Implementing the WHO AWaRe antibiotic book guidance in lower-resource settings: the case of the Lao PDR
Chansamouth V., Inlorkham P., Keohavong B., Bellingham K., van Doorn HR., Mayxay M., Newton PN., Turner P., Day NPJ., Ashley EA.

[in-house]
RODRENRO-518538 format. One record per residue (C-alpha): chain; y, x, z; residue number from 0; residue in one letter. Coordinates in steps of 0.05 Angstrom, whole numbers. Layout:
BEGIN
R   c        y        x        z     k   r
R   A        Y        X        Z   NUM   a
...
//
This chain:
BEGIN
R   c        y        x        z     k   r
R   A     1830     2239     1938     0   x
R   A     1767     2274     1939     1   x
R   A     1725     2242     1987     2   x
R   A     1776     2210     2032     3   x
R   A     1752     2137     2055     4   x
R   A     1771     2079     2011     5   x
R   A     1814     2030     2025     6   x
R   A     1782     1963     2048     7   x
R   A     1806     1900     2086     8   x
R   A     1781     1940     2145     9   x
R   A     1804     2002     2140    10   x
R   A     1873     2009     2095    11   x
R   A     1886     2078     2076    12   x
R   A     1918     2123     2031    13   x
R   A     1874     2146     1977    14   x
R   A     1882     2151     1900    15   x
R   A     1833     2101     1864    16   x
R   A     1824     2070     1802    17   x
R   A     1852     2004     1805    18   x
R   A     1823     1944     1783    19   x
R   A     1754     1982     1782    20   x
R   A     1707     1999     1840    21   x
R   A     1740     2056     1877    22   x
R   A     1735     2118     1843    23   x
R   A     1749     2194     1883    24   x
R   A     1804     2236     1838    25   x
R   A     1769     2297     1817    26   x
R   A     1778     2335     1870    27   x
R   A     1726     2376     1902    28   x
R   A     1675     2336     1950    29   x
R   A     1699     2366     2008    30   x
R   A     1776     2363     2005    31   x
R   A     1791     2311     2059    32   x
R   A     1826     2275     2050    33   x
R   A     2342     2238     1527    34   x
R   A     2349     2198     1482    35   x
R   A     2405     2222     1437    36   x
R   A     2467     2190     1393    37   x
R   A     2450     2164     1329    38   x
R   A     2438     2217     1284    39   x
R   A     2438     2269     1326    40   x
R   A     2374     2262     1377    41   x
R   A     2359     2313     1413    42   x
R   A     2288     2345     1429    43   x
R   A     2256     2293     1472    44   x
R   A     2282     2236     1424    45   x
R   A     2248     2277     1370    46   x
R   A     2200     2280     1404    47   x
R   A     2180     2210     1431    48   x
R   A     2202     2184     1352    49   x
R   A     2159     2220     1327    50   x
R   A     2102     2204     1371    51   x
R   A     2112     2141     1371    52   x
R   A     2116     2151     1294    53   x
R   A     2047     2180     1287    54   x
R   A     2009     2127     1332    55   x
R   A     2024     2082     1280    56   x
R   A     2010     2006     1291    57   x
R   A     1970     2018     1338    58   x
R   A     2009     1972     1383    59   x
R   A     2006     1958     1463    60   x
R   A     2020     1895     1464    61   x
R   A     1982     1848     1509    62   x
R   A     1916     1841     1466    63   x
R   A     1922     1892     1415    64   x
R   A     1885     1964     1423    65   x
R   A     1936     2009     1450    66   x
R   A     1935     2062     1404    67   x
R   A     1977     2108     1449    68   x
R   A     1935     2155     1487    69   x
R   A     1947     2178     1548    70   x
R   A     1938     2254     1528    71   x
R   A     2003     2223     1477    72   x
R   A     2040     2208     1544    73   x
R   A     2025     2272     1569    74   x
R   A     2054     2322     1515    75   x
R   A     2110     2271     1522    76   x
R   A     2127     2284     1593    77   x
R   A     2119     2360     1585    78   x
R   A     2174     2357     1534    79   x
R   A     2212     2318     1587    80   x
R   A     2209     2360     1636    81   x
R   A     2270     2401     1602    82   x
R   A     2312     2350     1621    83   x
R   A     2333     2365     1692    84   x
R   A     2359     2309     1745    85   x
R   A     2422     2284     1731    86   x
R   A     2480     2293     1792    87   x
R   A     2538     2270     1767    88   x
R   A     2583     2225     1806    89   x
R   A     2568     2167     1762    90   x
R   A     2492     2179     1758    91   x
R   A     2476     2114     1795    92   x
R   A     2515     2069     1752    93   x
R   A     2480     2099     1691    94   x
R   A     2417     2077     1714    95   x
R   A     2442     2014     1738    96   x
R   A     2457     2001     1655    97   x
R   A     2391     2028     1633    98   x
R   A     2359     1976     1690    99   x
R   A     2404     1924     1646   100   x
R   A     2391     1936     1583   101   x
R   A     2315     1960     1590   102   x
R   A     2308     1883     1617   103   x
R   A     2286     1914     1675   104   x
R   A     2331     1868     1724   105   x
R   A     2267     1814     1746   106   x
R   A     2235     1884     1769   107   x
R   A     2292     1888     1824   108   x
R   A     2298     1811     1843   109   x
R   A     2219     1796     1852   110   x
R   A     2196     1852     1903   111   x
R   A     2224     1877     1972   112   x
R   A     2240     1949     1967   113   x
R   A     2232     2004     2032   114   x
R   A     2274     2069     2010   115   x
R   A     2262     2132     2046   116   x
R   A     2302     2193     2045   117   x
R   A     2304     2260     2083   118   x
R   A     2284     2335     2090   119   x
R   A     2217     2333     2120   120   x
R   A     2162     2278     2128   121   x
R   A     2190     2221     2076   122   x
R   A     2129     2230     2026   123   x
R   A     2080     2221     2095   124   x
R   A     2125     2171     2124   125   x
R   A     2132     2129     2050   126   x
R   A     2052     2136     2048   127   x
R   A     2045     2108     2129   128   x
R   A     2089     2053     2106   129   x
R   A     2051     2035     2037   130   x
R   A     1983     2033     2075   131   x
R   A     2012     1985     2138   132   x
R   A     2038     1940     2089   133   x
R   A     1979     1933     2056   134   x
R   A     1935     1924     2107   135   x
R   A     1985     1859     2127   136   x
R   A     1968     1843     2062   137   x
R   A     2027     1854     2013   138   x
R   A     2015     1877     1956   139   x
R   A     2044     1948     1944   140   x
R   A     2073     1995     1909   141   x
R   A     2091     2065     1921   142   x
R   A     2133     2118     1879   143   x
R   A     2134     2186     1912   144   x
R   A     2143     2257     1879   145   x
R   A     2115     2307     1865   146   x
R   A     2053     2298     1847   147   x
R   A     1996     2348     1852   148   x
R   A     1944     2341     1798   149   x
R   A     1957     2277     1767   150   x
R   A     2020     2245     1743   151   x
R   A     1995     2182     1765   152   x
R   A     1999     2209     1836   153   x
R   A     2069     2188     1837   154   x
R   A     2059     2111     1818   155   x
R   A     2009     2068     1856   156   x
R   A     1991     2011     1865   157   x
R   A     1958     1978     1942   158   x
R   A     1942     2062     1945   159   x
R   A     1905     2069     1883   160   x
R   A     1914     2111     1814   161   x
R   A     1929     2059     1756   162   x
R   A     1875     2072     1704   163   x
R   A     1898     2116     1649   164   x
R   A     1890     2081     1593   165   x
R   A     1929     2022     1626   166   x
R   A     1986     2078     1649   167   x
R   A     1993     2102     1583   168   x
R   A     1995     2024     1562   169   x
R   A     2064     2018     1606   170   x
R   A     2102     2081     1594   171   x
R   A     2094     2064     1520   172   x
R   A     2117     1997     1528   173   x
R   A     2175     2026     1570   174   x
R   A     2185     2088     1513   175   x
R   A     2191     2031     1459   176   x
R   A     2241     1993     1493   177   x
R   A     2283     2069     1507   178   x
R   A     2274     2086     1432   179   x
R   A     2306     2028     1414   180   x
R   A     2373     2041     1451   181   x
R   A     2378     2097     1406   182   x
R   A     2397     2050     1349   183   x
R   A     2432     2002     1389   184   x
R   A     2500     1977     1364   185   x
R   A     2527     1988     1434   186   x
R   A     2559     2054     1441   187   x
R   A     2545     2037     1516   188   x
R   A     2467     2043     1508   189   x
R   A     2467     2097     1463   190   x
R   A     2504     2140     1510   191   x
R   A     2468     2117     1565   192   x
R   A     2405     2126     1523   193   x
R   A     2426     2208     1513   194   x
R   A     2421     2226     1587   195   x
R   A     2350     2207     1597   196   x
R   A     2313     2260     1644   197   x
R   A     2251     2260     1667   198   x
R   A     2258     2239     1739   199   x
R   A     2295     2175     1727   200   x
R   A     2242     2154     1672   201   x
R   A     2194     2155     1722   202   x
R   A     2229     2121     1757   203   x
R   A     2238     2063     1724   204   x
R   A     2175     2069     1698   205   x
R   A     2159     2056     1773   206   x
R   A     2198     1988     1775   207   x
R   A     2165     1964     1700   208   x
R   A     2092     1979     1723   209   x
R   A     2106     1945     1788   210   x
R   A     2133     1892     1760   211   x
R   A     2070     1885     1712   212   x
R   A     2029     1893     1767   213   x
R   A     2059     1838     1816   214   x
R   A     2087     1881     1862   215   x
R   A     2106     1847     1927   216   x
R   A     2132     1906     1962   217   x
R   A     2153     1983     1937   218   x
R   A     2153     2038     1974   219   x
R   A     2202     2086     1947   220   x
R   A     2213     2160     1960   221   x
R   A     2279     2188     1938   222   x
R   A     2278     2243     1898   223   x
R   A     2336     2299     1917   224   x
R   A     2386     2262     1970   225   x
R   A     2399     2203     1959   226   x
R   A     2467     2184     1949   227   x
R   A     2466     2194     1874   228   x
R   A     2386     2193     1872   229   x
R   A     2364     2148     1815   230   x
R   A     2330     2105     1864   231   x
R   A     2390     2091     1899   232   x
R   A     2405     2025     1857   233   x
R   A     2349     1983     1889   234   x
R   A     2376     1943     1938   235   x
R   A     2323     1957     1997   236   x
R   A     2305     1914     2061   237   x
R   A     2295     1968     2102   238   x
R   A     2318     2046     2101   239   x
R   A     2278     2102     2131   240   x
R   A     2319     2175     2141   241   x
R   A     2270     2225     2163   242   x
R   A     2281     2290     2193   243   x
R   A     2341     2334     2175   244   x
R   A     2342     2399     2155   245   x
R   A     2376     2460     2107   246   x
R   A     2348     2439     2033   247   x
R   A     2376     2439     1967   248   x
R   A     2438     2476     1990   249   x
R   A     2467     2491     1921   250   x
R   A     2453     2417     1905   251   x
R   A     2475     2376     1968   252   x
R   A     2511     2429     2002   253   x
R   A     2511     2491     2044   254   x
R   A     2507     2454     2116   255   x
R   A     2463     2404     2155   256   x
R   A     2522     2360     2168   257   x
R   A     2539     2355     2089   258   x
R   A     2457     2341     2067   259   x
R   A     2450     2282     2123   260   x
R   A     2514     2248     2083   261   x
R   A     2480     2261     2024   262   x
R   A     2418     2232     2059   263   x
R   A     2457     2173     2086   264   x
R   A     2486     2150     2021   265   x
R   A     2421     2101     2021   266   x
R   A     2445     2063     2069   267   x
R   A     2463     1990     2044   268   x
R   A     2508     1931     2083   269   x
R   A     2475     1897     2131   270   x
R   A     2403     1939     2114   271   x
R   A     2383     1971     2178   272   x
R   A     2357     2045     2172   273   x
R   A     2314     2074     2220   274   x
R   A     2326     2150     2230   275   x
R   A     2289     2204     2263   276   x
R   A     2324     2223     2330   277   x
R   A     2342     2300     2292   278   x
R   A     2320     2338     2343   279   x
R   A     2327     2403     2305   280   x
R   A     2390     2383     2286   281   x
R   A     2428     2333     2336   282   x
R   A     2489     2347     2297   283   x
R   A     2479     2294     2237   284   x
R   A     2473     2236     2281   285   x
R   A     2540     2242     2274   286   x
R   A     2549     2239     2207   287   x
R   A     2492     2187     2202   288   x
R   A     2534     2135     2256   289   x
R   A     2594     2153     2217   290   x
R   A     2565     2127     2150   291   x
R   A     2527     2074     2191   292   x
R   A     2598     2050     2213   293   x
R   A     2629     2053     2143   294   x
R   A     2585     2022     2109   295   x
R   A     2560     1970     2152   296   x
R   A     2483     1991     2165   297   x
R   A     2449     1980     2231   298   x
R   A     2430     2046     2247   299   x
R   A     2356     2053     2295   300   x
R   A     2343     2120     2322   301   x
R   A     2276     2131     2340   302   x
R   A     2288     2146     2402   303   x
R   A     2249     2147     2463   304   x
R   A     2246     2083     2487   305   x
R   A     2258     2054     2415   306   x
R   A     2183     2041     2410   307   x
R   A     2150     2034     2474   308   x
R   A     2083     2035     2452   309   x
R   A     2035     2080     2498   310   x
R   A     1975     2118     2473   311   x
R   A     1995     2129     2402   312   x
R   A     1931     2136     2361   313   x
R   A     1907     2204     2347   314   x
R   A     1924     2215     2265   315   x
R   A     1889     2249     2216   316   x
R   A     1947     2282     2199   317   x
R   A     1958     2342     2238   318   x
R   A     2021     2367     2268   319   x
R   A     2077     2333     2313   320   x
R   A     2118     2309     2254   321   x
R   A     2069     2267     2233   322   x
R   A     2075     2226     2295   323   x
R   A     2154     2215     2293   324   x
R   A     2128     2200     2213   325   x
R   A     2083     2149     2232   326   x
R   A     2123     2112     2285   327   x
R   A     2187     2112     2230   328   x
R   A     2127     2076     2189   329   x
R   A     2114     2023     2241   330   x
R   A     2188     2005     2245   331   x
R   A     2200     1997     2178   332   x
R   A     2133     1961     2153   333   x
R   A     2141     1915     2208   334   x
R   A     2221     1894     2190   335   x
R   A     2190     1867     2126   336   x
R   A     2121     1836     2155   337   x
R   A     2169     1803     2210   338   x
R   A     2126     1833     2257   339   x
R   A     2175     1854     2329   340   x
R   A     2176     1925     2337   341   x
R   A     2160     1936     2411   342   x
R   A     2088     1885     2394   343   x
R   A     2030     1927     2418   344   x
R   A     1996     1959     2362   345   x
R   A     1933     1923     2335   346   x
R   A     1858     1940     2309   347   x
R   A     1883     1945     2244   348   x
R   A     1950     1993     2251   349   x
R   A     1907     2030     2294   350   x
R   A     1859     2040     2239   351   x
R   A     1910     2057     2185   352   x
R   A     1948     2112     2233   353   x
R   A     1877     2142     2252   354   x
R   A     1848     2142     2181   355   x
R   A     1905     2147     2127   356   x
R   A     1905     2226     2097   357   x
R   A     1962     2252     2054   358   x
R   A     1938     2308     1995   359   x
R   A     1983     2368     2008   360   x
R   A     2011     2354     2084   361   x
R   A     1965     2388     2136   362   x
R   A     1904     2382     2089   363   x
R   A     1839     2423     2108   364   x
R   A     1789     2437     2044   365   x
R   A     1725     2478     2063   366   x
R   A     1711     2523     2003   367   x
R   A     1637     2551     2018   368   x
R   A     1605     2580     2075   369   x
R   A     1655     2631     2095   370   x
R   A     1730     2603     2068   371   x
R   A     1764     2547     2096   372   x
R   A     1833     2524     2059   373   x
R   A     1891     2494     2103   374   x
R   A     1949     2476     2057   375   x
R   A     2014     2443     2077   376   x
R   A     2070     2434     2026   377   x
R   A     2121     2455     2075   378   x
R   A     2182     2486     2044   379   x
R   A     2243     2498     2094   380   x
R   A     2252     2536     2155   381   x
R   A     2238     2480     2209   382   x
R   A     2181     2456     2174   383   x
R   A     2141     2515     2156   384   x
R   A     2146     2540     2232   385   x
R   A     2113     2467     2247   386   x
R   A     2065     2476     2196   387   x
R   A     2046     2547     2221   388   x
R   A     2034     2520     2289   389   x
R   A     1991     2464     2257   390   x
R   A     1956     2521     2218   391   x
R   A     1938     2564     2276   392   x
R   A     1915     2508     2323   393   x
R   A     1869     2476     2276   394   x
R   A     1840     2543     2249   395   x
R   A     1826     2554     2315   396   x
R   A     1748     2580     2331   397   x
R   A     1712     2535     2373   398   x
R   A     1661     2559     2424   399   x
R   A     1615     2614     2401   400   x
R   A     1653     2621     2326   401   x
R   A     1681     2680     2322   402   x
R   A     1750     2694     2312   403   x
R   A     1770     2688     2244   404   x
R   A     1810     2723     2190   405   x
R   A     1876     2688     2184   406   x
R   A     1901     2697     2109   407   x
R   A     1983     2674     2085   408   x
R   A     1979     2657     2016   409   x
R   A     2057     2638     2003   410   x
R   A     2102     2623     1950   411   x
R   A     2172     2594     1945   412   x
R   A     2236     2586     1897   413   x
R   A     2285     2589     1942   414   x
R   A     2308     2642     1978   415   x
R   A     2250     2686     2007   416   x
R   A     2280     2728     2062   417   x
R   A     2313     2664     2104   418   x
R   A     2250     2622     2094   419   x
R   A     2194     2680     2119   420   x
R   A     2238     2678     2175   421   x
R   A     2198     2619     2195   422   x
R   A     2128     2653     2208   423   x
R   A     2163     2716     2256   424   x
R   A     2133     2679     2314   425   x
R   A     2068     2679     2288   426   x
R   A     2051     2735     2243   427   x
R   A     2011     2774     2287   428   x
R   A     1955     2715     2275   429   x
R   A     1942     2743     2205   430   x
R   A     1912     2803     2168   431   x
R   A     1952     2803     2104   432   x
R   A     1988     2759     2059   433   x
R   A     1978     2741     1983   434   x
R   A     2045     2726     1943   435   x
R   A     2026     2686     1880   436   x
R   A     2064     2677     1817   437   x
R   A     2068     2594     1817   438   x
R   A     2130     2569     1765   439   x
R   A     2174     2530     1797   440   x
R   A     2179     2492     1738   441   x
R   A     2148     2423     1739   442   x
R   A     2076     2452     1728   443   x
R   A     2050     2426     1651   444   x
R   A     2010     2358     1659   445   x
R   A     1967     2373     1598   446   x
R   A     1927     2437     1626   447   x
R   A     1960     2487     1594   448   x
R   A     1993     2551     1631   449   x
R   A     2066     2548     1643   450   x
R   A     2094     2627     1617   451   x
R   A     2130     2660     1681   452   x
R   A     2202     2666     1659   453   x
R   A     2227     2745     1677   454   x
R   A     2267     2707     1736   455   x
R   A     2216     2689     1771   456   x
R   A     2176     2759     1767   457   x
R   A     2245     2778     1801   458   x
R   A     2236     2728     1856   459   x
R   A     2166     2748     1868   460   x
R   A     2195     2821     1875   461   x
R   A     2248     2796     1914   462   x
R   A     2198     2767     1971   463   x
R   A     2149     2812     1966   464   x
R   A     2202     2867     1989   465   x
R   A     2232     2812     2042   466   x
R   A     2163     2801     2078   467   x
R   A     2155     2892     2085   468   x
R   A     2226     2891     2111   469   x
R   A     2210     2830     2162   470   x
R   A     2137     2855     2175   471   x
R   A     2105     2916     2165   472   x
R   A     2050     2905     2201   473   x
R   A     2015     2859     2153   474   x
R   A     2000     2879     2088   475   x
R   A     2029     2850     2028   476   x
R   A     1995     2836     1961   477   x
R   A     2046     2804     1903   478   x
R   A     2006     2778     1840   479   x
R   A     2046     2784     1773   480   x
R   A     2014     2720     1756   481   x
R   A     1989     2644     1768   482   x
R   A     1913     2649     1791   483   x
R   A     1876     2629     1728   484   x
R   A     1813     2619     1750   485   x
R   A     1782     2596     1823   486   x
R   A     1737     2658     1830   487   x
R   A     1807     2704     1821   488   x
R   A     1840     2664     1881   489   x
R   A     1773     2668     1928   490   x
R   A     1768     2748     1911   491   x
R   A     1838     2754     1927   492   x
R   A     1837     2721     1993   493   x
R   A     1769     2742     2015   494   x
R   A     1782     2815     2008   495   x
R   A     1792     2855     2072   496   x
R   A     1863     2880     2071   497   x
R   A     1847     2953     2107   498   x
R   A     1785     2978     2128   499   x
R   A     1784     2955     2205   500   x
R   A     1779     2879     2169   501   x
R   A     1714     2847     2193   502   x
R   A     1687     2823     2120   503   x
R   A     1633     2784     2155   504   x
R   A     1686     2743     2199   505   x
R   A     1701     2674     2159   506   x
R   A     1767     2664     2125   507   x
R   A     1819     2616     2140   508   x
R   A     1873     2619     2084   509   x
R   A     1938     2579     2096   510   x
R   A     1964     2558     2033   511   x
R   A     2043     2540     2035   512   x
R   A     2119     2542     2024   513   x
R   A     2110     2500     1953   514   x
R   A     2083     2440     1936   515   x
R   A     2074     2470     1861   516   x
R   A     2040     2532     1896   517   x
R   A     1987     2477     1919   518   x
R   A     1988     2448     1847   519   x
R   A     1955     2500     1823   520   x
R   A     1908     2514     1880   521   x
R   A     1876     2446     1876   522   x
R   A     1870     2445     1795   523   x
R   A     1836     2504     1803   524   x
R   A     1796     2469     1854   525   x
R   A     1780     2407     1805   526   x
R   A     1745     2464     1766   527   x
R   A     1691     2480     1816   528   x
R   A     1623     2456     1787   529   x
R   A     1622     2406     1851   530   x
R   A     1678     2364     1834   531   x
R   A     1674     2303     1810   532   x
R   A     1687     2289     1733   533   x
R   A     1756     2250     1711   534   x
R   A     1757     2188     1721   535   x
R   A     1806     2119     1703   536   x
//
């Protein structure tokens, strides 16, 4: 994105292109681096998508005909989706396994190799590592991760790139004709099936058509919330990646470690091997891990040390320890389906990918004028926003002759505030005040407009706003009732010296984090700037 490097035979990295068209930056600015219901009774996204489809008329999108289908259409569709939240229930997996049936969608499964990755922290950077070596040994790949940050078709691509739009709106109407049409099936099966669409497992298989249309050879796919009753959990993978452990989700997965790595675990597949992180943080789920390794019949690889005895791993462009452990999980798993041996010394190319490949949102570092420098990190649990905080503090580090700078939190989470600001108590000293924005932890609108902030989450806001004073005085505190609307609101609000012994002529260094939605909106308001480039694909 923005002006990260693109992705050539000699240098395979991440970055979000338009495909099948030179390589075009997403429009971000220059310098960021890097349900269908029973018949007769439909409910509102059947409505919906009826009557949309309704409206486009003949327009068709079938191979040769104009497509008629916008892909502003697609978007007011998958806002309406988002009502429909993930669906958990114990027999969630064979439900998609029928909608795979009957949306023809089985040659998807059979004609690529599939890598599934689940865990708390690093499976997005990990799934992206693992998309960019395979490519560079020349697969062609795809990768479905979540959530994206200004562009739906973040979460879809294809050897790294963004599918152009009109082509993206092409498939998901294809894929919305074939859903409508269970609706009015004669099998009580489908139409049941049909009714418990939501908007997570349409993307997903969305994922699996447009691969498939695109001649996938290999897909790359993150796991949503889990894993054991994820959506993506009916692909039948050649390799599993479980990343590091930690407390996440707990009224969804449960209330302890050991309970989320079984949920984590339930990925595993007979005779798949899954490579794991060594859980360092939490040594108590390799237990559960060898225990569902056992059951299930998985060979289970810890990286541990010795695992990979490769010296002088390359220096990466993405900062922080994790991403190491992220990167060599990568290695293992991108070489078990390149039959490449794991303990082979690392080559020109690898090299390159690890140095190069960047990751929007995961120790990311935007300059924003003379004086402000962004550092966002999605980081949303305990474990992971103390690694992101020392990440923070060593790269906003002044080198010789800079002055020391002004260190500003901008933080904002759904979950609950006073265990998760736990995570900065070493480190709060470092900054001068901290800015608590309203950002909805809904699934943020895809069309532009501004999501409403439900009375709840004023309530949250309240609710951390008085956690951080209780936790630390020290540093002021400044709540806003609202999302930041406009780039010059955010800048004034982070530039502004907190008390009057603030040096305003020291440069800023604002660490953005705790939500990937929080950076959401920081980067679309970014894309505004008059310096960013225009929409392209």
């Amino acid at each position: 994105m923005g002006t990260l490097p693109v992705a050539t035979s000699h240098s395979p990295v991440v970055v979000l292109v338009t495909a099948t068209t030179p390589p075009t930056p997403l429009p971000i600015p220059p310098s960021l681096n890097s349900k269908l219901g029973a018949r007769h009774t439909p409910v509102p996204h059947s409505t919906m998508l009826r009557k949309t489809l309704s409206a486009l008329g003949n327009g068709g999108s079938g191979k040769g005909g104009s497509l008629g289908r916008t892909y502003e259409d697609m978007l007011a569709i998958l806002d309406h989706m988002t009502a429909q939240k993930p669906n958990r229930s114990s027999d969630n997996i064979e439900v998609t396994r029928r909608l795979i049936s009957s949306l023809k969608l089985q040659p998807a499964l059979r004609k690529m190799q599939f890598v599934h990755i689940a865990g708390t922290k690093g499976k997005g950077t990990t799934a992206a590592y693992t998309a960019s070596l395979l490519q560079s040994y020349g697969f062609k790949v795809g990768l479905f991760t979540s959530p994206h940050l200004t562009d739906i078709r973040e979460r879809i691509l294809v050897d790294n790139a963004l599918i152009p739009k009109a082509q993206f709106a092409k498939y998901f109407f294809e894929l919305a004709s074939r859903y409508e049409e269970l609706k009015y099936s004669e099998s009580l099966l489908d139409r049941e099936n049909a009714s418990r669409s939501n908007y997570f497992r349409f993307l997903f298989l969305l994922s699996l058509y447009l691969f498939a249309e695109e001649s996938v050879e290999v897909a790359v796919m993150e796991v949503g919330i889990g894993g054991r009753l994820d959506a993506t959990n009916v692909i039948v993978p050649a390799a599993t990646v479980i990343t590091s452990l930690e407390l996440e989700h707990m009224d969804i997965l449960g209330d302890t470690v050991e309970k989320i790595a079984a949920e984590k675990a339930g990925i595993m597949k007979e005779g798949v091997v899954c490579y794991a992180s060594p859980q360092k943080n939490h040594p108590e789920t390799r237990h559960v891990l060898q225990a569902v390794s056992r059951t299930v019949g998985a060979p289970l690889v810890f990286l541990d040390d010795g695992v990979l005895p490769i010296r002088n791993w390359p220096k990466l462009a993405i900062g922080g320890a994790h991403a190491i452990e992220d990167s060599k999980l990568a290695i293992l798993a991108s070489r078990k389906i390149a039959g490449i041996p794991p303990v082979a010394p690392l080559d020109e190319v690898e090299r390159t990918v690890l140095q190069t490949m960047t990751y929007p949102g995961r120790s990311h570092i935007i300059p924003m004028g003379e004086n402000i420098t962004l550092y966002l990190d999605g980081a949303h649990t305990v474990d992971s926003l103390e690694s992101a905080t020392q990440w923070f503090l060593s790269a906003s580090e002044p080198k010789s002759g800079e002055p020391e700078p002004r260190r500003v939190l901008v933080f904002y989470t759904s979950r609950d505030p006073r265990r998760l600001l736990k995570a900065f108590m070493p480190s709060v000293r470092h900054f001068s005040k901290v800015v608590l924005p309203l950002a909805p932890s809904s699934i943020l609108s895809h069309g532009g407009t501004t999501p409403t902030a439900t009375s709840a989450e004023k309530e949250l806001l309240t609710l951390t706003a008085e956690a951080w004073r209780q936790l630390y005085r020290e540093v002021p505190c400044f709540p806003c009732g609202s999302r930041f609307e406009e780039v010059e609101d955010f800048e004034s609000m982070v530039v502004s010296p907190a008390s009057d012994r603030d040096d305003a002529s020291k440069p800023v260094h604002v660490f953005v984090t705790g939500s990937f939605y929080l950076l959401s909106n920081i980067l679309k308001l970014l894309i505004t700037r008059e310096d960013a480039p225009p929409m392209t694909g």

Abstract In 2022, WHO released the WHO AWaRe (Access, Watch, Reserve) antibiotic book to promote the rational use of antibiotics. Here, we review the AWaRe antibiotic book from the perspective of implementation in low-resource settings, using the Lao PDR (Laos) as a case study. Not all recommendations in the AWaRe antibiotic book match the epidemiology of infectious diseases and antimicrobial susceptibility patterns in Laos and other low- and middle-income countries (LMICs), e.g. melioidosis, rickettsial disease and leptospirosis are common causes of sepsis and febrile illness in Laos but do not feature in the AWaRe book. Conversely, some infectious diseases like Clostridioides difficile-associated diarrhoea are in the AWaRe antibiotic book but rarely considered in Laos with no diagnostic tests available. Only 29/39 antibiotics in the AWaRe book are available in Laos, with no Reserve group antimicrobials available. The AWaRe book stimulates countries such as Laos to consider alternative diagnoses and include additional antimicrobials in the national essential medicines list (NEML). However, it should be updated to include regional important pathogens that are not included. Comprehensive antibiotic use guidelines alone might not assure appropriate use or control overuse of antibiotics. Access to antibiotics is challenging in low-resource settings in terms of unavailability in the country (low demand or small market size), patchy access, especially for those living in remote areas, and unaffordability. All these systemic factors can contribute to inappropriate use of antibiotics. Improved access to antibiotics, strengthening diagnostic capacity and promoting antibiotic stewardship should be combined.